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Real Answers™
Copyright: © 2008 Gary Hardaway
575 words


By: Gary Hardaway

When Catholic priest Michael Phleger used the pulpit of Trinity United Church of Christ to mock Hillary Clinton and inflame black hatred of whites, he, like Jeremiah Wright before him, disgraced his office and his calling. Worse, he performed this disgusting behavior in the name of Jesus Christ.

Remember Christ? The one who taught us to love one another, not mock one another? The one who taught us to forgive our enemies, not loathe them? The one who prayed, “Father, forgive them . . .” concerning the soldiers who nailed him to a cross and the howling mob who egged them on?

Cardinal Francis George of Chicago has suspended the delinquent priest for two weeks, during which he is instructed to reflect on his remarks. Phleger has apologized, but, considering his outrageous spiritual malpractice, is that enough?

I don’t think so. If he were my pastor, I’d demand that he resign and not be allowed to serve in any ministry until much evidence of repentance accumulated over time.

Almost equally disheartening was the response of the Trinity audience. Thousands of people whooped and hollered with almost orgasmic glee as Phleger regaled them with his racism – a racism they obviously shared. The church itself has been subverted and perverted by an ominous spirit that Phleger stoked with skillful rhetoric.

Michael Phleger, Jeremiah Wright, and John Cone, who claim to be Christians, and Louis Farrakhan, head of the nation of Islam, preach that white America is thoroughly evil.  No forgiveness, no redemption is possible for such sinners. Jews also come in for similar bashing.

For years, these provocateurs have been dispensing their venom in relative obscurity. Only recently have they come to national attention. Most Americans –who bear no ill will toward neighbors of a different color -- are shocked and astonished by the horrific accusations hurled at them. They are doubly shocked by the spectacle of thousands lending their voices to the pandemonium.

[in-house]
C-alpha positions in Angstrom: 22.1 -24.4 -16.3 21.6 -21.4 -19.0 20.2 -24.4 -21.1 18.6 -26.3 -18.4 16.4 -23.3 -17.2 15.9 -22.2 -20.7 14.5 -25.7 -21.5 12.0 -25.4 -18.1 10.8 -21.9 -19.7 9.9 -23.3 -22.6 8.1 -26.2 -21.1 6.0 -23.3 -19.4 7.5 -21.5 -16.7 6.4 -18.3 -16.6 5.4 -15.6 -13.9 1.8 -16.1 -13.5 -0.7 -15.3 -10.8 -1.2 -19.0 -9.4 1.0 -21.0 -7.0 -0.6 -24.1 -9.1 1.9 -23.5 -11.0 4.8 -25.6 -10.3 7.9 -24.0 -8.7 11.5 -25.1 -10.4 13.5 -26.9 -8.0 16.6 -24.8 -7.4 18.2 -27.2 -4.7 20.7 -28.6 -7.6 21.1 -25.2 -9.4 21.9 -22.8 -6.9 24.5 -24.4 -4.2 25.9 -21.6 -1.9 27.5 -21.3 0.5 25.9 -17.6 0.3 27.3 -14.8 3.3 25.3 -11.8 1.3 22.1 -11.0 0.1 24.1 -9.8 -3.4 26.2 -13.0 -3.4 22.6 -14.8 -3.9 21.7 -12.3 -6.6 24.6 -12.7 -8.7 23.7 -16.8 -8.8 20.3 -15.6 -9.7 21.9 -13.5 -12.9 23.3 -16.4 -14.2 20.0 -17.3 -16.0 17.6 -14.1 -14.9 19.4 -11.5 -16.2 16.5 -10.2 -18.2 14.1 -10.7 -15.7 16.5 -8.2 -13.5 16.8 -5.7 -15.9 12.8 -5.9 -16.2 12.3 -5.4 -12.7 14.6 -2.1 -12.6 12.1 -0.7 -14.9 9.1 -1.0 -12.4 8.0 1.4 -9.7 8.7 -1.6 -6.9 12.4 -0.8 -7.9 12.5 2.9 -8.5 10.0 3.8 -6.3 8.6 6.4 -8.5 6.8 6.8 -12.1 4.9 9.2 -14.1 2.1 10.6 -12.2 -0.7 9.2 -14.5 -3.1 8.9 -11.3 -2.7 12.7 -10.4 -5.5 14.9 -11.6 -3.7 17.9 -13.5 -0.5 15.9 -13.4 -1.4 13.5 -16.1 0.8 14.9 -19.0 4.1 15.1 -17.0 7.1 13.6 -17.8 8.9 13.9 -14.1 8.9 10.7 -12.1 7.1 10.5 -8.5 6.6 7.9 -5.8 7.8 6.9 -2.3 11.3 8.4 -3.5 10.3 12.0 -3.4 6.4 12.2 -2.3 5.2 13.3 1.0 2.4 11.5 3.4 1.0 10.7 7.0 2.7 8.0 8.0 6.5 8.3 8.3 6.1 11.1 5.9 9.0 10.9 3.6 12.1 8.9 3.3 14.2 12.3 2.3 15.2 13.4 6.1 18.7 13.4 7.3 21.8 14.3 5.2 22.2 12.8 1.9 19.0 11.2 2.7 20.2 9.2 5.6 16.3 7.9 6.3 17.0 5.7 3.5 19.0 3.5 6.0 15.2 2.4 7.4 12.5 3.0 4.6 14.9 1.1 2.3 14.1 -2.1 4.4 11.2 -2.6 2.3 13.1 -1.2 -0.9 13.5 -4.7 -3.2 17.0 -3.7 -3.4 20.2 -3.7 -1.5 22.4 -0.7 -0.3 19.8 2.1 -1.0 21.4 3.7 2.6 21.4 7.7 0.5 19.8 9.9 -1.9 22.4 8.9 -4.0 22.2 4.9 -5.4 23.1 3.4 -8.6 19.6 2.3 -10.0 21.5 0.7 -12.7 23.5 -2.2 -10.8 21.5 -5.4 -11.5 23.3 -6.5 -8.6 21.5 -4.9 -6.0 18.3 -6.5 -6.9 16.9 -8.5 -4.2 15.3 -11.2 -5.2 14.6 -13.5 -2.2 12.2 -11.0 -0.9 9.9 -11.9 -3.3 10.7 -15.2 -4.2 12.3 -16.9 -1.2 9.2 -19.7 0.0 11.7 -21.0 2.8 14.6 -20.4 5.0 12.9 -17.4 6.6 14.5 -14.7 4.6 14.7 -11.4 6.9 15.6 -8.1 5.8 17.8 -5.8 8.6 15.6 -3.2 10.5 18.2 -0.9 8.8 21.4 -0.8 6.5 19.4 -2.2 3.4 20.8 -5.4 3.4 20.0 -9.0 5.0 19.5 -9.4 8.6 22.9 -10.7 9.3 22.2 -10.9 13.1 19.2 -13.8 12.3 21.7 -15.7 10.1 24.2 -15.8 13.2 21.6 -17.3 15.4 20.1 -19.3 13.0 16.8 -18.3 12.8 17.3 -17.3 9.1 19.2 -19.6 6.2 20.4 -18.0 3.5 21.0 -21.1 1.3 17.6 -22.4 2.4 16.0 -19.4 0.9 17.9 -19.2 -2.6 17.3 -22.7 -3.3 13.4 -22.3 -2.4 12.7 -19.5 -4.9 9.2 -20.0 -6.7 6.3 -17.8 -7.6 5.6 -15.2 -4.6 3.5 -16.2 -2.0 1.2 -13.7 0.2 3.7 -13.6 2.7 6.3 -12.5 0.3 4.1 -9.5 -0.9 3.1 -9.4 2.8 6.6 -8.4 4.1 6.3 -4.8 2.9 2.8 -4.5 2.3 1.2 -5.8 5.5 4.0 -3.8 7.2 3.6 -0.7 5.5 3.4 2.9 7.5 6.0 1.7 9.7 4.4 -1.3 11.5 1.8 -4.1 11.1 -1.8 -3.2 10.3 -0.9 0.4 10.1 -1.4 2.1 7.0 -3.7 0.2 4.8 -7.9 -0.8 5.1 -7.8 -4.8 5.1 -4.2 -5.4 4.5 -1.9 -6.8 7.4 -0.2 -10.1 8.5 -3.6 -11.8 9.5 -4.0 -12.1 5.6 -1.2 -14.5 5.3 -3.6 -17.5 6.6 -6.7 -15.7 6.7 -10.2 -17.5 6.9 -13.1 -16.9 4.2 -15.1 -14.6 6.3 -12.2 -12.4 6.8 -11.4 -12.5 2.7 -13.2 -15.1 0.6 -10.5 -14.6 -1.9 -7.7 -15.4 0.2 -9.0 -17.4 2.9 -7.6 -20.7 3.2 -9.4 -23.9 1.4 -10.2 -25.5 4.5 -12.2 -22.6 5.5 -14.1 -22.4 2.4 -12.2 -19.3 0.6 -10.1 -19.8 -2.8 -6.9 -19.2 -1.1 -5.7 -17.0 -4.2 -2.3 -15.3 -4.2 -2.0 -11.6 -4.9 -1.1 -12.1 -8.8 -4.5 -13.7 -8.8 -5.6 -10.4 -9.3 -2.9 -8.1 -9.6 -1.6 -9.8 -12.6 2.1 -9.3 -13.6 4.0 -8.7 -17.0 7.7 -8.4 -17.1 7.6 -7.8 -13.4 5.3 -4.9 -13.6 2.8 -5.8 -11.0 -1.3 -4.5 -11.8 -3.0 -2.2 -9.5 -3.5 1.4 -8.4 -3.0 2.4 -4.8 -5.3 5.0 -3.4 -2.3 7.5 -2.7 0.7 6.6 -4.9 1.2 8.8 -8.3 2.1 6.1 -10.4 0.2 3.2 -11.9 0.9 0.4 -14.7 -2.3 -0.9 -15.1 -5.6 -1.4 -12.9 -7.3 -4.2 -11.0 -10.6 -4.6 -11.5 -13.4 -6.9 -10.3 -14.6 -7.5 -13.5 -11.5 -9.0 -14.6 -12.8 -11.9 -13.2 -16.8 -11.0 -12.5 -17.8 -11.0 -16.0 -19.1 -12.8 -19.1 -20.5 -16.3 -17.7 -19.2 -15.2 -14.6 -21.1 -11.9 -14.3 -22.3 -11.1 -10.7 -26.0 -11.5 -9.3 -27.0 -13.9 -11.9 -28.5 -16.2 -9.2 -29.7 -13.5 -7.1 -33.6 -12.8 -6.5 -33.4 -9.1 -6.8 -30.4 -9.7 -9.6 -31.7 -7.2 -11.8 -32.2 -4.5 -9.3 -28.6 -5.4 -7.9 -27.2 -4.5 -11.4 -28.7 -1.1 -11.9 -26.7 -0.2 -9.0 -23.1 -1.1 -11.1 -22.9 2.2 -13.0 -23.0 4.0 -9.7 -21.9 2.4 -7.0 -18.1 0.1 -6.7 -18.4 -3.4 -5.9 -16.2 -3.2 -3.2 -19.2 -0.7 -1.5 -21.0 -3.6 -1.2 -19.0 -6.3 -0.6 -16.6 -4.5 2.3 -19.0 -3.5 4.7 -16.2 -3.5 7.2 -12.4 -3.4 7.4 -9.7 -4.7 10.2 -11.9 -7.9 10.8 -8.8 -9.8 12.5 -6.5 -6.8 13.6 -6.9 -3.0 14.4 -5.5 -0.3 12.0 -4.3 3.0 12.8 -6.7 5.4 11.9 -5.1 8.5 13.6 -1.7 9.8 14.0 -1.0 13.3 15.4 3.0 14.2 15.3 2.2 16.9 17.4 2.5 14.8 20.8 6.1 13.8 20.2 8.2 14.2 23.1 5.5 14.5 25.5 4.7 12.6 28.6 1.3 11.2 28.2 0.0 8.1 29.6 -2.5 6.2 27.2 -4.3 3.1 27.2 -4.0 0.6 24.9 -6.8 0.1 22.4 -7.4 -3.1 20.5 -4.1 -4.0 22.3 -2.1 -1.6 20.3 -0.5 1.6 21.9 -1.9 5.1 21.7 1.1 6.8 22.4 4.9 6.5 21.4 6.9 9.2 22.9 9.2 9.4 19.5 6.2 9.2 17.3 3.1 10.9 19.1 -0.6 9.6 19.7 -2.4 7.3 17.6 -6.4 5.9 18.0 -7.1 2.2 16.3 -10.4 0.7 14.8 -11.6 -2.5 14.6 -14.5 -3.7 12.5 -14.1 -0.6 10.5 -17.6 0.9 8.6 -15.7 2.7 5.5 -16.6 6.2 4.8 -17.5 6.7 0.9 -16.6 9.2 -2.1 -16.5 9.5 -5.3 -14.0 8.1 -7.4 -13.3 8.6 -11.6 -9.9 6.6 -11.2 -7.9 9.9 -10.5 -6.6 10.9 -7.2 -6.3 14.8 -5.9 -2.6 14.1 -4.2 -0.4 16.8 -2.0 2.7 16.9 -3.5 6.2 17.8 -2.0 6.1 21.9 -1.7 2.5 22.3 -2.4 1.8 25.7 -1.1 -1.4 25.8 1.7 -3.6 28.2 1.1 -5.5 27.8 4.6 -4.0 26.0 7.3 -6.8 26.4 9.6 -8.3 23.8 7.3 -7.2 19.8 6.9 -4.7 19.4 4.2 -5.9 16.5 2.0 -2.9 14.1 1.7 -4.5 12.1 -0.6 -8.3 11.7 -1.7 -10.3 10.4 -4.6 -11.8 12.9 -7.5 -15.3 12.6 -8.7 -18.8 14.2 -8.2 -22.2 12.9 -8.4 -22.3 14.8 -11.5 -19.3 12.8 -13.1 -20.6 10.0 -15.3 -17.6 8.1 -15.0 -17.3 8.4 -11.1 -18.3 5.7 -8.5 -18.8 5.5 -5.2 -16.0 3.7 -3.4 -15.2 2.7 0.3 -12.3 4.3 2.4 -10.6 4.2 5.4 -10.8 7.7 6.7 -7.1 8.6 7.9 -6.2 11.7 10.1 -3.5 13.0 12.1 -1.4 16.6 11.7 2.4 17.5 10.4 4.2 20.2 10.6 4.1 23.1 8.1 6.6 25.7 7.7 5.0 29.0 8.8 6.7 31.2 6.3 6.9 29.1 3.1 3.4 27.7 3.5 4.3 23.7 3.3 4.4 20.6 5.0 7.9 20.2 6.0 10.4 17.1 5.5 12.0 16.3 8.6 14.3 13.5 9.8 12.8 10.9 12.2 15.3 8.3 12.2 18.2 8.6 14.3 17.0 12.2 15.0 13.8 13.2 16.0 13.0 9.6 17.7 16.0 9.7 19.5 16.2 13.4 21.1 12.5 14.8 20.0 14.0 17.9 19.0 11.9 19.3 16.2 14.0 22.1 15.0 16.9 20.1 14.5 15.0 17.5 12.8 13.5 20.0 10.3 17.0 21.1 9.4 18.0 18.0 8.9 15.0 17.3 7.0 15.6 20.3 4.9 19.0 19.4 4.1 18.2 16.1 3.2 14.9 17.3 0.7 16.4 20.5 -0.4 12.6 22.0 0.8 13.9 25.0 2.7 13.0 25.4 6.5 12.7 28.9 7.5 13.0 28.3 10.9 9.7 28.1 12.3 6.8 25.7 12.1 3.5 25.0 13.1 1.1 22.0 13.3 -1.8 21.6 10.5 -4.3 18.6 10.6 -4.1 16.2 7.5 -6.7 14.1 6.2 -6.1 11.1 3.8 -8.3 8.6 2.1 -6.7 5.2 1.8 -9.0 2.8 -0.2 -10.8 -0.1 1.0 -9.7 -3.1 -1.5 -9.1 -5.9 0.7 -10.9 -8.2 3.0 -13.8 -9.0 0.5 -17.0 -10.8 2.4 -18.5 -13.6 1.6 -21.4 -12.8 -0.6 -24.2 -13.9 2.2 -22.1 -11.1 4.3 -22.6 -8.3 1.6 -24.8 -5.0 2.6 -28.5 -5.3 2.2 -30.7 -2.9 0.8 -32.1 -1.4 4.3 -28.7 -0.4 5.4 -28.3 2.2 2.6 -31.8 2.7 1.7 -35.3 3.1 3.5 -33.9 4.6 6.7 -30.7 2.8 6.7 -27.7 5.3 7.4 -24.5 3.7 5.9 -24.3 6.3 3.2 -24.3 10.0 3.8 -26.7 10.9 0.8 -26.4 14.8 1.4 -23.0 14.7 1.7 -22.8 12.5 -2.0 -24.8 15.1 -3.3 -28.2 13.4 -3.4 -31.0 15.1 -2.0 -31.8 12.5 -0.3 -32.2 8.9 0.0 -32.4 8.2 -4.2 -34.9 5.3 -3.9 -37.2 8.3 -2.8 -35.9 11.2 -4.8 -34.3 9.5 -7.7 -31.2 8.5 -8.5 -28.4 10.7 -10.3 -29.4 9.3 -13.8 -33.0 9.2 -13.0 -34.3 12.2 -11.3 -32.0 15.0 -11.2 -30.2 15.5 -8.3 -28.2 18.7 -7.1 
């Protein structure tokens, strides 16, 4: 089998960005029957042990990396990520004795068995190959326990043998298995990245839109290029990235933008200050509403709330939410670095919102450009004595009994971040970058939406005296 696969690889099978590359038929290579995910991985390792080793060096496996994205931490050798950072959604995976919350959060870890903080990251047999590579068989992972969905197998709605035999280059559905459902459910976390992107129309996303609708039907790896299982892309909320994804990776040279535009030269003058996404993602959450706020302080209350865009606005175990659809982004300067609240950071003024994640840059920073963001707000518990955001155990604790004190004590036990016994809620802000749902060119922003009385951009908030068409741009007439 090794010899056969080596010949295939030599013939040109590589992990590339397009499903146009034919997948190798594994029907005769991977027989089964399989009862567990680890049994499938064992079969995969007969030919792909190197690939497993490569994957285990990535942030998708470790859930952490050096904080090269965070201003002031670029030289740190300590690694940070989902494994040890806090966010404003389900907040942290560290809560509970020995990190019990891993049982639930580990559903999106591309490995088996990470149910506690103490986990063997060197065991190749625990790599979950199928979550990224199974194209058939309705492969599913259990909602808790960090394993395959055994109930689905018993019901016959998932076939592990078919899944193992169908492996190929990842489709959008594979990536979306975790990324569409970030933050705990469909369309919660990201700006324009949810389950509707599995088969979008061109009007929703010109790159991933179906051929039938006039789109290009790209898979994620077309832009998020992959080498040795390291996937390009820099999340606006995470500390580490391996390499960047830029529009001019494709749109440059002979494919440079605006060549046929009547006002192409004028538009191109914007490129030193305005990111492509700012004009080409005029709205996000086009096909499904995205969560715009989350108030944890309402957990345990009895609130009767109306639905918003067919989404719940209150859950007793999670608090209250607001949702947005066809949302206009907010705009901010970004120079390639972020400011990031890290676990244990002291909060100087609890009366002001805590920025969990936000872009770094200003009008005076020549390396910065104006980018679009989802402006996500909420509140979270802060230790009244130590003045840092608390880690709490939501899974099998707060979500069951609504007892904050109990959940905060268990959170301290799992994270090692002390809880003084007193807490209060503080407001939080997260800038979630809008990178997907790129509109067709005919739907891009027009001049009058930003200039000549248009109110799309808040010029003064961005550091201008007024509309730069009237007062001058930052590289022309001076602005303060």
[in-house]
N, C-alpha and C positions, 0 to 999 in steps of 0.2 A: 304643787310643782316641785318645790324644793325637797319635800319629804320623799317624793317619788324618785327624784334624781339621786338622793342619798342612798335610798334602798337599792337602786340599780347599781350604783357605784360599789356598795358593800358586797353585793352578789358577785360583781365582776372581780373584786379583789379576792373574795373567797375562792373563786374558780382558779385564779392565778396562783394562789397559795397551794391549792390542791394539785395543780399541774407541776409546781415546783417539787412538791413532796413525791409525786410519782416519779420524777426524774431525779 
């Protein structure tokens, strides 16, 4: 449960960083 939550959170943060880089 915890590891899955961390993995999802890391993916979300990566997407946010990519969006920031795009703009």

As effective as these subversive leaders are, they could not succeed without cultural help. They receive it from likeminded teachers in public schools. Under the banner of multiculturalism, activists have infused some sectors of K-12 education with radical anti-American, anti-Western ideology.

Irving Kristol, a careful student of the ideological landscape, describes the movement as “an effort to persuade minority students to be contemptuous of and hostile to America and Western civilization as a whole.” Our cultural heritage is “interpreted as an age-old system of oppression, colonialism, and exploitation . . . . Under the guise of multiculturalism, their ideas . . .  are infiltrating our educational system “at all levels” (emphasis mine).

Certainly many – perhaps most -- advocates of multiculturalism are motivated by good intentions. Some versions instill useful knowledge and positive attitudes toward America’s diverse ethnicities. But the extremists have no use for the mild-mannered or merely tolerant. They bully opponents into submission and silence, mainly by accusations of “racism.”

The result is tragic: the warping and subversion of the minds of young students. Such manipulation leaves them helpless against demagogues and tyrants. It also fuels social pathologies – lawlessness, sexual anarchy, family breakdown, alcoholism, drug addiction, fatherless children, and racial enmity.

The black community needs true Christian ministers with a message of redemption, an ethic of reconciliation, and an agenda of moral righteousness. In other words, authentic representatives of Jesus. In South Chicago’s Trinity Church, such ministry has been woefully lacking. It’s a crying shame.


Gary Hardaway is executive director of Summit School of Ministry in Northwest Washington. He holds a Ph. D in foundations of education and is a member of the National Association of Scholars.  He has taught in universities in the USA, Lithuania and Canada. "Real Answers™" furnished courtesy of The Amy Foundation Internet Syndicate. To contact the author or The Amy Foundation, write or E-mail to: P. O. Box 16091, Lansing, MI 48901-6091;

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